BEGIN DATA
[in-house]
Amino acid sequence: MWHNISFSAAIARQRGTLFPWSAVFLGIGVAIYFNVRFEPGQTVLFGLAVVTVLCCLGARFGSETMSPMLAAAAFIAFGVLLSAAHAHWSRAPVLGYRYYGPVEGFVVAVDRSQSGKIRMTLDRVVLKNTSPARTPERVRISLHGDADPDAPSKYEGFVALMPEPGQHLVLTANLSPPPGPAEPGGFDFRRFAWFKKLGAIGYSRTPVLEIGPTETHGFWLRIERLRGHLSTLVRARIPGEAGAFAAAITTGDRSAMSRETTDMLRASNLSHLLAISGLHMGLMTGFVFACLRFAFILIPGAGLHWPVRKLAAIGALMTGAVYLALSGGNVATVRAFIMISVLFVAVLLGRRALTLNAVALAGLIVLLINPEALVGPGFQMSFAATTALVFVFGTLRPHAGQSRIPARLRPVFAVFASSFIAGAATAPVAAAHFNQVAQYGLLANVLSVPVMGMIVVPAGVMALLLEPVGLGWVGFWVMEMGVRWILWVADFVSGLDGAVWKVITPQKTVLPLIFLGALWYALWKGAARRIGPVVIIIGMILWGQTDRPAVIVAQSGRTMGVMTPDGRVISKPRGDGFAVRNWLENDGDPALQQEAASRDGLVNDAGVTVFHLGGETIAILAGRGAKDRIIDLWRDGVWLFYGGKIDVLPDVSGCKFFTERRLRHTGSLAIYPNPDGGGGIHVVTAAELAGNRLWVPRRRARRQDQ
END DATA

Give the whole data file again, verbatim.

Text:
[in-house]
Amino acid sequence: MWHNISFSAAIARQRGTLFPWSAVFLGIGVAIYFNVRFEPGQTVLFGLAVVTVLCCLGARFGSETMSPMLAAAAFIAFGVLLSAAHAHWSRAPVLGYRYYGPVEGFVVAVDRSQSGKIRMTLDRVVLKNTSPARTPERVRISLHGDADPDAPSKYEGFVALMPEPGQHLVLTANLSPPPGPAEPGGFDFRRFAWFKKLGAIGYSRTPVLEIGPTETHGFWLRIERLRGHLSTLVRARIPGEAGAFAAAITTGDRSAMSRETTDMLRASNLSHLLAISGLHMGLMTGFVFACLRFAFILIPGAGLHWPVRKLAAIGALMTGAVYLALSGGNVATVRAFIMISVLFVAVLLGRRALTLNAVALAGLIVLLINPEALVGPGFQMSFAATTALVFVFGTLRPHAGQSRIPARLRPVFAVFASSFIAGAATAPVAAAHFNQVAQYGLLANVLSVPVMGMIVVPAGVMALLLEPVGLGWVGFWVMEMGVRWILWVADFVSGLDGAVWKVITPQKTVLPLIFLGALWYALWKGAARRIGPVVIIIGMILWGQTDRPAVIVAQSGRTMGVMTPDGRVISKPRGDGFAVRNWLENDGDPALQQEAASRDGLVNDAGVTVFHLGGETIAILAGRGAKDRIIDLWRDGVWLFYGGKIDVLPDVSGCKFFTERRLRHTGSLAIYPNPDGGGGIHVVTAAELAGNRLWVPRRRARRQDQ